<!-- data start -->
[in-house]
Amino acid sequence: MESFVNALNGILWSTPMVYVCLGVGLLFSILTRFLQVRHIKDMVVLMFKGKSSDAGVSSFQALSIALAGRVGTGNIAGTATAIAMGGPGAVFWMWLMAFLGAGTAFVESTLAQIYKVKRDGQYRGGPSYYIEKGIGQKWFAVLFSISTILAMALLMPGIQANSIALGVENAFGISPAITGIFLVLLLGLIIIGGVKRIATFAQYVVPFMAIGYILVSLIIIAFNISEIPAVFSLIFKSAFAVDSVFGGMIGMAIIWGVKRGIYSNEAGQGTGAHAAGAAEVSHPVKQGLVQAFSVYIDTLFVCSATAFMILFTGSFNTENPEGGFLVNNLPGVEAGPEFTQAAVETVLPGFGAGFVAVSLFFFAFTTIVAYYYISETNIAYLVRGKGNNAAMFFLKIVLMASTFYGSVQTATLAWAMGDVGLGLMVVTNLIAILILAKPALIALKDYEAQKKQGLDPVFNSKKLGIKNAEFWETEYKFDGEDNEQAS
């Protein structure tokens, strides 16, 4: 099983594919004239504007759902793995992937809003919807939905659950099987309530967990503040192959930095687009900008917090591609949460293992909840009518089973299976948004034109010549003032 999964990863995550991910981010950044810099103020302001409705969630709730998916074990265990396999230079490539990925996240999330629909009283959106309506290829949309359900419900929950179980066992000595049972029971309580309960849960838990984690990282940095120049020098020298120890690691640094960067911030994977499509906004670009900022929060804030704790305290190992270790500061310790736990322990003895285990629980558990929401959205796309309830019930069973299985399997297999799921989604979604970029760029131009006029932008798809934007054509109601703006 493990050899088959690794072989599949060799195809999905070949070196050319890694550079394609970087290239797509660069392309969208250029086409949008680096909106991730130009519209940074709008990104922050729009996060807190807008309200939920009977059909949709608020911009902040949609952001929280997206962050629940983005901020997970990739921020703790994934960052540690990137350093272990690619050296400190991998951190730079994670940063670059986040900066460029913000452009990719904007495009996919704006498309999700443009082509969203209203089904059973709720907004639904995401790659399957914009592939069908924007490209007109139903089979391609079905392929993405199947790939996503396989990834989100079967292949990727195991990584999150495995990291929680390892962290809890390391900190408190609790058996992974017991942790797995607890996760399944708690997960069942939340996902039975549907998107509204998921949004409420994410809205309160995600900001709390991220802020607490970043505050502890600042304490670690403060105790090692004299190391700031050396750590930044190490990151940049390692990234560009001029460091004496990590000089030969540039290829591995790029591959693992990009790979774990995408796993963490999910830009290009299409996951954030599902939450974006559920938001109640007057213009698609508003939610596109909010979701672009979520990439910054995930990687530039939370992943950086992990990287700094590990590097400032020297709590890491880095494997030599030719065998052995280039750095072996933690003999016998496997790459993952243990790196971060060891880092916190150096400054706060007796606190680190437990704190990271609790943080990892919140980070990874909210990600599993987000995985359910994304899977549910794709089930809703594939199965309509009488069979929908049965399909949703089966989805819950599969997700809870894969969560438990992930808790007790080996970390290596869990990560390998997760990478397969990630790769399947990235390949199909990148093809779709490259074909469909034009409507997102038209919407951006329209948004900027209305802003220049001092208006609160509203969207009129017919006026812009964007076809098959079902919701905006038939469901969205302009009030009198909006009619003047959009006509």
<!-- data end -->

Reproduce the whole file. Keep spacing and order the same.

[in-house]
Amino acid sequence: MESFVNALNGILWSTPMVYVCLGVGLLFSILTRFLQVRHIKDMVVLMFKGKSSDAGVSSFQALSIALAGRVGTGNIAGTATAIAMGGPGAVFWMWLMAFLGAGTAFVESTLAQIYKVKRDGQYRGGPSYYIEKGIGQKWFAVLFSISTILAMALLMPGIQANSIALGVENAFGISPAITGIFLVLLLGLIIIGGVKRIATFAQYVVPFMAIGYILVSLIIIAFNISEIPAVFSLIFKSAFAVDSVFGGMIGMAIIWGVKRGIYSNEAGQGTGAHAAGAAEVSHPVKQGLVQAFSVYIDTLFVCSATAFMILFTGSFNTENPEGGFLVNNLPGVEAGPEFTQAAVETVLPGFGAGFVAVSLFFFAFTTIVAYYYISETNIAYLVRGKGNNAAMFFLKIVLMASTFYGSVQTATLAWAMGDVGLGLMVVTNLIAILILAKPALIALKDYEAQKKQGLDPVFNSKKLGIKNAEFWETEYKFDGEDNEQAS
């Protein structure tokens, strides 16, 4: 099983594919004239504007759902793995992937809003919807939905659950099987309530967990503040192959930095687009900008917090591609949460293992909840009518089973299976948004034109010549003032 999964990863995550991910981010950044810099103020302001409705969630709730998916074990265990396999230079490539990925996240999330629909009283959106309506290829949309359900419900929950179980066992000595049972029971309580309960849960838990984690990282940095120049020098020298120890690691640094960067911030994977499509906004670009900022929060804030704790305290190992270790500061310790736990322990003895285990629980558990929401959205796309309830019930069973299985399997297999799921989604979604970029760029131009006029932008798809934007054509109601703006 493990050899088959690794072989599949060799195809999905070949070196050319890694550079394609970087290239797509660069392309969208250029086409949008680096909106991730130009519209940074709008990104922050729009996060807190807008309200939920009977059909949709608020911009902040949609952001929280997206962050629940983005901020997970990739921020703790994934960052540690990137350093272990690619050296400190991998951190730079994670940063670059986040900066460029913000452009990719904007495009996919704006498309999700443009082509969203209203089904059973709720907004639904995401790659399957914009592939069908924007490209007109139903089979391609079905392929993405199947790939996503396989990834989100079967292949990727195991990584999150495995990291929680390892962290809890390391900190408190609790058996992974017991942790797995607890996760399944708690997960069942939340996902039975549907998107509204998921949004409420994410809205309160995600900001709390991220802020607490970043505050502890600042304490670690403060105790090692004299190391700031050396750590930044190490990151940049390692990234560009001029460091004496990590000089030969540039290829591995790029591959693992990009790979774990995408796993963490999910830009290009299409996951954030599902939450974006559920938001109640007057213009698609508003939610596109909010979701672009979520990439910054995930990687530039939370992943950086992990990287700094590990590097400032020297709590890491880095494997030599030719065998052995280039750095072996933690003999016998496997790459993952243990790196971060060891880092916190150096400054706060007796606190680190437990704190990271609790943080990892919140980070990874909210990600599993987000995985359910994304899977549910794709089930809703594939199965309509009488069979929908049965399909949703089966989805819950599969997700809870894969969560438990992930808790007790080996970390290596869990990560390998997760990478397969990630790769399947990235390949199909990148093809779709490259074909469909034009409507997102038209919407951006329209948004900027209305802003220049001092208006609160509203969207009129017919006026812009964007076809098959079902919701905006038939469901969205302009009030009198909006009619003047959009006509």